We used these turnstiles to get to Jerusalem the next day. Maral Quttieneh, a local producer, gives us a tour. Her family were one of the oldest families in Jerusalem she tells us, they used to own 350 houses. All were taken from them in ‘48. She, though, like George is a 5-star occupied person able to travel from Jerusalem. However, when she was away in Paris studying, after a few years she was warned if she didn’t return, her current home would also be taken from her. She shows us home after home where Palestinians lived, grand homes in leafy areas, now belonging to Israelis. She tells us of families who all over again are being evicted from the homes they moved to after being expelled from their original houses. They now have to make way for new Orthodox Israeli immigrants from Russia and Eastern Europe.
It’s spring in Ramallah. In the centre of the town some of the women from the countryside are selling fresh herbs and mint, and boys seem to spin some thin bread out of air. George explains how it was once green, how olive trees were here and an orchard there. Now it is a huge concrete building site made bearable by the good humour and generosity of those living there. George’s own family were Greek Orthodox. He shows us the yellow lights of the ever growing settlements on the hilltops around Ramallah. More walls. More divisions and a huge infrastructure of roads and walls and fences and soldiers to support and protect them. I hear of farmers who can’t get near their land to cultivate it any more, as these settlements or the roads cut them off. I heard of a man who loved to walk in the hills around Ramallah and was shot dead by soldiers. A father of three.
The day I head for the airport, the papers report how a group of Jerusalem football fans run amok in a shopping mall climbing all over the chairs and tables, aggressing Palestinian cleaners there, and shouting slogans: “Death to all Arabs”. No-one was arrested. No police stopped them. I imagine these same cleaners must probably have got up at 3 am to get to work. There is no commentary in the paper.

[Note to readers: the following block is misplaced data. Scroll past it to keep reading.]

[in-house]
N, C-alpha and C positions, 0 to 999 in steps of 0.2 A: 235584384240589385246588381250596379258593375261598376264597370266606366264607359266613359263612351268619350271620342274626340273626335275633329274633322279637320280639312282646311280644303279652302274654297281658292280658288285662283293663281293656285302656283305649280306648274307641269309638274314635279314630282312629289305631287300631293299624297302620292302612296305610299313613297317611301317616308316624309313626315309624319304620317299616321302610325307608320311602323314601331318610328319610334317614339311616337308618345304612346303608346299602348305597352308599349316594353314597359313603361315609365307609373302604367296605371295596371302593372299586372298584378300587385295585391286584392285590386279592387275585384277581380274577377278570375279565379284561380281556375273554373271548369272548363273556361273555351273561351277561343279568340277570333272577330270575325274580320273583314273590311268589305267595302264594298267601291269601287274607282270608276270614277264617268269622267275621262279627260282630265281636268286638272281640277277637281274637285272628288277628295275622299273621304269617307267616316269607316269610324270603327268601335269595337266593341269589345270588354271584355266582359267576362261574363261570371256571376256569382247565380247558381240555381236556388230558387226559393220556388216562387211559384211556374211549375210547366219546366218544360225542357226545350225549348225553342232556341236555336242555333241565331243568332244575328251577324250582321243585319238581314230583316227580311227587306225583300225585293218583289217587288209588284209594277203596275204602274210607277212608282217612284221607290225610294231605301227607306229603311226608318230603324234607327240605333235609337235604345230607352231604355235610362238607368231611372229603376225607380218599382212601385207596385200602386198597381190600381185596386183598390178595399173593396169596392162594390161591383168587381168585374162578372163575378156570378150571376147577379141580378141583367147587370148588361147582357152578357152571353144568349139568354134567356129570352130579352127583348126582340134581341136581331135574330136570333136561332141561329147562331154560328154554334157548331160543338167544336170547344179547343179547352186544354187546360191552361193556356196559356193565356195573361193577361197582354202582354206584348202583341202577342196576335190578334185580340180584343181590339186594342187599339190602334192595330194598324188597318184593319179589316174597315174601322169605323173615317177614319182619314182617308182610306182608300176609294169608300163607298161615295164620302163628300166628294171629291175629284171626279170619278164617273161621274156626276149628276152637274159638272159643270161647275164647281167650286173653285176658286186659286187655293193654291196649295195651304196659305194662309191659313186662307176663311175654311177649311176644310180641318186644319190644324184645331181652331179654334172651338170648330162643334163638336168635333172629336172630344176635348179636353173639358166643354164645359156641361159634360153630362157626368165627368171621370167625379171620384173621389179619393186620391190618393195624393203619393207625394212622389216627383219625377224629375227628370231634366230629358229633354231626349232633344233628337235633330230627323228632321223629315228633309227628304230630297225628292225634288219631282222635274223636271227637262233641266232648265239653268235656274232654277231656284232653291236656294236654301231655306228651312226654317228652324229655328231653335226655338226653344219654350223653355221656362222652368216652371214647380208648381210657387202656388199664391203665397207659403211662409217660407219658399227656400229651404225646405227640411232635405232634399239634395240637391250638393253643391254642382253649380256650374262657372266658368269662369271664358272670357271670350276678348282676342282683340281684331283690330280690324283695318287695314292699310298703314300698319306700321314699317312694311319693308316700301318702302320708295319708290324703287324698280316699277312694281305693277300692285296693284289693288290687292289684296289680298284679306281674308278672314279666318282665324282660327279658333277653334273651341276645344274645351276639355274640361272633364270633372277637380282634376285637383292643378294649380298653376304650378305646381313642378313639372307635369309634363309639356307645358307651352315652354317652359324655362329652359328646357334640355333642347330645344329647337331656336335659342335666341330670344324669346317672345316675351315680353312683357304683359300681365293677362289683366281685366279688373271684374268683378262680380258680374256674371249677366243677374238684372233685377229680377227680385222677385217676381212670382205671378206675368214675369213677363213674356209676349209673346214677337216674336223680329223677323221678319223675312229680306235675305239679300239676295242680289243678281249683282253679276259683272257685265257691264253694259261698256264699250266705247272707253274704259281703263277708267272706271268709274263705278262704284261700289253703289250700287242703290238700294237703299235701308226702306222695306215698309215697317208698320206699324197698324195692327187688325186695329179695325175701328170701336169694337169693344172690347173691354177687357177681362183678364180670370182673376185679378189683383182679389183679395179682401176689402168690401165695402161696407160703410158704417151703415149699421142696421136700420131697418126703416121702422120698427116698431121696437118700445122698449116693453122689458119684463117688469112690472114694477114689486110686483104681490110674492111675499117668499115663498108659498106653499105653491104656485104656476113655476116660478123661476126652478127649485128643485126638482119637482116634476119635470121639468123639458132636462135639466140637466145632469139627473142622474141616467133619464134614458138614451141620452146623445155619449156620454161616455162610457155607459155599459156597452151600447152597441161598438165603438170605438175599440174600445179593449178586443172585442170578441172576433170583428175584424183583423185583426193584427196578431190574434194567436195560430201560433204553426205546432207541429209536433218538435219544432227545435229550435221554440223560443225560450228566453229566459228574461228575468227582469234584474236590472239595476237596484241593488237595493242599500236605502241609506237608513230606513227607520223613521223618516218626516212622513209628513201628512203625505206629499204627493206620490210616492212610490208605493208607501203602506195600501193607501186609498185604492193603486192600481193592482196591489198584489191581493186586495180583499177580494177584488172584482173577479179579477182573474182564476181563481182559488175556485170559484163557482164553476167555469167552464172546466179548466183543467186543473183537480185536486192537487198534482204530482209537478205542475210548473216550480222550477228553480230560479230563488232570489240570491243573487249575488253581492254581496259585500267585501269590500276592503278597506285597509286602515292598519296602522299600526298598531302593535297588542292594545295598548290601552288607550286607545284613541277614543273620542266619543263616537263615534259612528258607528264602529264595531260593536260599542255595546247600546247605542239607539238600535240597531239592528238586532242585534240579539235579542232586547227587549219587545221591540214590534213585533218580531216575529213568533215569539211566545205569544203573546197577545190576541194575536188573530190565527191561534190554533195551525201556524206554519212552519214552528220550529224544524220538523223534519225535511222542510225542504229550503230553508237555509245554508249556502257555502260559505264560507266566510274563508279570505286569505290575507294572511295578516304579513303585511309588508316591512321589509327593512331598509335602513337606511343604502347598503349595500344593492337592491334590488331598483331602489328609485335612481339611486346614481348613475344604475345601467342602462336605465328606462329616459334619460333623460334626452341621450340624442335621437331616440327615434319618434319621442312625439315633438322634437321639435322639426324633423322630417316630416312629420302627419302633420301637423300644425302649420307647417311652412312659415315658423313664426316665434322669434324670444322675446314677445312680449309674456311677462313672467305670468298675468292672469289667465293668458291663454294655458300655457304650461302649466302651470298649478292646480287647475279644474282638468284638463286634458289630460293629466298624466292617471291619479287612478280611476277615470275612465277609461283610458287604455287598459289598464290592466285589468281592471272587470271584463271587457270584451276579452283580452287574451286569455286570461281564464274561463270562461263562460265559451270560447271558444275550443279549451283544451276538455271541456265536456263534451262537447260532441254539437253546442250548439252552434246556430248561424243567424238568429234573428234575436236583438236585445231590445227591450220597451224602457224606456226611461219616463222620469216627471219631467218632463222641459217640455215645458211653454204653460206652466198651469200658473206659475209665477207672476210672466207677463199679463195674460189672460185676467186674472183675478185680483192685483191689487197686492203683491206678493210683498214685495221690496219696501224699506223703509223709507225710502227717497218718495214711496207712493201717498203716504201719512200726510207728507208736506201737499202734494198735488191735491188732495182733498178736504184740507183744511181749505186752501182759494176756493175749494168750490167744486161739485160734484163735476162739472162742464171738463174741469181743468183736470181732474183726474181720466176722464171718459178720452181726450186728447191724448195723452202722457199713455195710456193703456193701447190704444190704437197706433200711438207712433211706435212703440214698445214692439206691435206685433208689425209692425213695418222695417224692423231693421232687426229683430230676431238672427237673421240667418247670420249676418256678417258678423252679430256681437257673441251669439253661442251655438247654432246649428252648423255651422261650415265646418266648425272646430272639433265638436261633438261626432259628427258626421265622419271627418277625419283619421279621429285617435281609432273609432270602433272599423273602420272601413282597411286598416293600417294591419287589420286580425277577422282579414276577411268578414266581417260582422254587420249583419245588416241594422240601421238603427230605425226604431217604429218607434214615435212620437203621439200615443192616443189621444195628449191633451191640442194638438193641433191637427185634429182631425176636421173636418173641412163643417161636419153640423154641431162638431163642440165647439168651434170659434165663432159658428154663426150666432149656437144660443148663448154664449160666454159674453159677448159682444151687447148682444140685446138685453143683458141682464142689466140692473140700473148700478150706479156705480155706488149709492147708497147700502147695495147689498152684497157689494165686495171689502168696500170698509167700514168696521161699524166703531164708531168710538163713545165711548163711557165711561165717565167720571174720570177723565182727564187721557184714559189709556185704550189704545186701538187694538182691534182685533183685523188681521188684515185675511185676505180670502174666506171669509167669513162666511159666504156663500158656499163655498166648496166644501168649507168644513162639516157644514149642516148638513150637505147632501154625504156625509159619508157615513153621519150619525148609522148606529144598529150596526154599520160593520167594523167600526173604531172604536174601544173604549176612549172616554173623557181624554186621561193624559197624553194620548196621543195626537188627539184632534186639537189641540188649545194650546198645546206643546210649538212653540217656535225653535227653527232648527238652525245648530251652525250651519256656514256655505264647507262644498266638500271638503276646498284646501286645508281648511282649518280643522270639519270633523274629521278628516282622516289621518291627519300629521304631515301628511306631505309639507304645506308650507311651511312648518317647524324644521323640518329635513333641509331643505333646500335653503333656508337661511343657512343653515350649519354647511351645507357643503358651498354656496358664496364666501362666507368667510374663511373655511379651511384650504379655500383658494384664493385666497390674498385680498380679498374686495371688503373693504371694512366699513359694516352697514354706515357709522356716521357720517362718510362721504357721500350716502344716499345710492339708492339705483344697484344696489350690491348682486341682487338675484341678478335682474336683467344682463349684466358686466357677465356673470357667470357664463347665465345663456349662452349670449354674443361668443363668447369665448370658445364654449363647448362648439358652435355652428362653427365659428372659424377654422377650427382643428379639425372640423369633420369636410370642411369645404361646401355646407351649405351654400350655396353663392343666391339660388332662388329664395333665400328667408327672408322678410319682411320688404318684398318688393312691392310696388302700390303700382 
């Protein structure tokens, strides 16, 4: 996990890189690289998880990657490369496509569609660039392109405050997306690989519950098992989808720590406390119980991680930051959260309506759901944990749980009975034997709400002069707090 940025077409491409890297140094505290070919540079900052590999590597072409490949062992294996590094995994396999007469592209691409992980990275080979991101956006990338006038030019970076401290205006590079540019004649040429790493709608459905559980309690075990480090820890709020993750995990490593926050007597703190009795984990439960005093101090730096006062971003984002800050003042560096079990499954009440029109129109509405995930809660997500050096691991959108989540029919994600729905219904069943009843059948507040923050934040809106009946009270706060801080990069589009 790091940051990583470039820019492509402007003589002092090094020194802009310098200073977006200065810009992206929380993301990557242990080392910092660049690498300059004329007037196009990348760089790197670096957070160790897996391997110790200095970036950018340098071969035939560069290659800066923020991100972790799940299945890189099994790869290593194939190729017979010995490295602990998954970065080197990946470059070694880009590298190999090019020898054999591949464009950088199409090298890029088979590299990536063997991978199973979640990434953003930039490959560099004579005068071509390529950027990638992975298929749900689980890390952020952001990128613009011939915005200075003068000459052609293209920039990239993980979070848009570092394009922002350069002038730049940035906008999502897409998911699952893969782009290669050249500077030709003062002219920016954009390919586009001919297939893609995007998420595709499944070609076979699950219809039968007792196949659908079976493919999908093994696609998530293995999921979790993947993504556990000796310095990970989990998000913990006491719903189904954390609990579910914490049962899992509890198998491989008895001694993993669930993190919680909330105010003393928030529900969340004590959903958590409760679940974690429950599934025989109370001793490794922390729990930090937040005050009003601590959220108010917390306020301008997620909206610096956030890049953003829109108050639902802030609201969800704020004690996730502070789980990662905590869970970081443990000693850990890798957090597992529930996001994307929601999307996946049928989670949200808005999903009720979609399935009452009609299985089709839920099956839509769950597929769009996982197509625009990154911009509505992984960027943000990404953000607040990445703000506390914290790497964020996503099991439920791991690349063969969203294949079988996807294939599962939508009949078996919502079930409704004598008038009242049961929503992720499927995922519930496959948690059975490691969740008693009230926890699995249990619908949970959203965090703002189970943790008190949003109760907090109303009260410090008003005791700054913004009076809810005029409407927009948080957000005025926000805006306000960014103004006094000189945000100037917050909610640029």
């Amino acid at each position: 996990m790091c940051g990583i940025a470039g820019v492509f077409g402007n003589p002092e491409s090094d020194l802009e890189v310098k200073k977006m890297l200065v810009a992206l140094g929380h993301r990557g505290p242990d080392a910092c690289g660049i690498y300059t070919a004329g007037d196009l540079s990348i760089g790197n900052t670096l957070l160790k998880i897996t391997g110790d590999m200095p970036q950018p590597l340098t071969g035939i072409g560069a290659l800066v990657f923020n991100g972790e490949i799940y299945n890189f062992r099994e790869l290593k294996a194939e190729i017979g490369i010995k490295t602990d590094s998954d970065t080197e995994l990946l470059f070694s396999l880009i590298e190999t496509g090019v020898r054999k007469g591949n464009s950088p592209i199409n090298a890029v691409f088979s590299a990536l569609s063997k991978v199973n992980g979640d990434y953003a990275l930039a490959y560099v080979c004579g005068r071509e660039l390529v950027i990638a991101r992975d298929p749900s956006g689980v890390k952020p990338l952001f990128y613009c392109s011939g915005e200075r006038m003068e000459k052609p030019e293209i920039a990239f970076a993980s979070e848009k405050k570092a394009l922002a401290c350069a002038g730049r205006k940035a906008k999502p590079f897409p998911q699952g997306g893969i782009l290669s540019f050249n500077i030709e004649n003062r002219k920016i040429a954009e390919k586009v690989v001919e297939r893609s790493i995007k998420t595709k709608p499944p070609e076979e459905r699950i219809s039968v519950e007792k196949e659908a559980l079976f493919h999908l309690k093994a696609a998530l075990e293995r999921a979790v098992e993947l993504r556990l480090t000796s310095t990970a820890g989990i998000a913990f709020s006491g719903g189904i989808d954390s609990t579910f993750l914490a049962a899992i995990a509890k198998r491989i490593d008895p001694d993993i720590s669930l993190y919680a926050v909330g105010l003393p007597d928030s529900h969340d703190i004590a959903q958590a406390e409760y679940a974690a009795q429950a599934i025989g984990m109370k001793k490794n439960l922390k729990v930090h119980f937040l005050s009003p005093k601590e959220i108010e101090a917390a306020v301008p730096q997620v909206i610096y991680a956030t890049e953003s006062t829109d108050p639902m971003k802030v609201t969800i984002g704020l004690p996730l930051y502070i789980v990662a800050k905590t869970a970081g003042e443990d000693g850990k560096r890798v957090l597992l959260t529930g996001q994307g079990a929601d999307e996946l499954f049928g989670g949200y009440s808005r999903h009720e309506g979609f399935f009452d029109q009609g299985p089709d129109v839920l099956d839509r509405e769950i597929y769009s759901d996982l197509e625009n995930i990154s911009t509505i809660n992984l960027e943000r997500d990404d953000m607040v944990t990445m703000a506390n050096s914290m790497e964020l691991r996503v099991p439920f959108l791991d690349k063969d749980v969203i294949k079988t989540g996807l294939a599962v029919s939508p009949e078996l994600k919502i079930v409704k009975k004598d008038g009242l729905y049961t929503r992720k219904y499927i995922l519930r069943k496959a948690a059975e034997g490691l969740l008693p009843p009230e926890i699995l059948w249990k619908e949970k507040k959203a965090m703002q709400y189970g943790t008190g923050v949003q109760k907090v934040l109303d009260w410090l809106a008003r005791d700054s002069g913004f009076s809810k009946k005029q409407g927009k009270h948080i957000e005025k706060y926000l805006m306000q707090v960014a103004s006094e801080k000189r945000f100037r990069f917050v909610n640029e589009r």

I start to feel like the boy who has been caught by Khaled’s camera. The transgressive has become so normalized that we are all stunned and don't respond. Of course what is so shocking in Palestine is not what the Israeli Government does but what the rest of our Governments tacitly endorse. This is the week that America has voted against the UN move even to have an enquiry into the affects of the settlements on the Palestinians.
I tell the taxi driver of Khaled’s art project, to stamp passports with Palestinian stamps, and how I wanted to do it last time I saw him but this time on arriving at Tel Aviv airport, was stopped 3 times and questioned so aggressively by Israeli passport officials, that I decided against it. I feel cowardly now and think of the daily hassles my Palestinian friends have. Maral told me how she makes the soldiers who go through all her stuff, put it back exactly as it was. Small triumphs in the face of petty brutality.
So what can we do to help you? I ask the taxi driver. Tell people, he said.
Tel Aviv airport book shop is full of lovely picture books of Israel and the countryside. I feel I am walking through a vast shared hallucination. I think of the filmmakers I have been working with, of their hushed, insistent need to tell, of the yellow lights of the settlements on the tops of the hills – of the hands touching under the wall, of all the stories which we so need to hear.
Emma Davie is a documentary filmmaker and head of the Film & TV department at the Edinburgh College of Art. A consultant with the Scottish Documentary Institute, Emma also is the co-director of the feature-length documentary Breathing, produced by SDI Productions. This blog post first appeared on filmkommentaren.dk.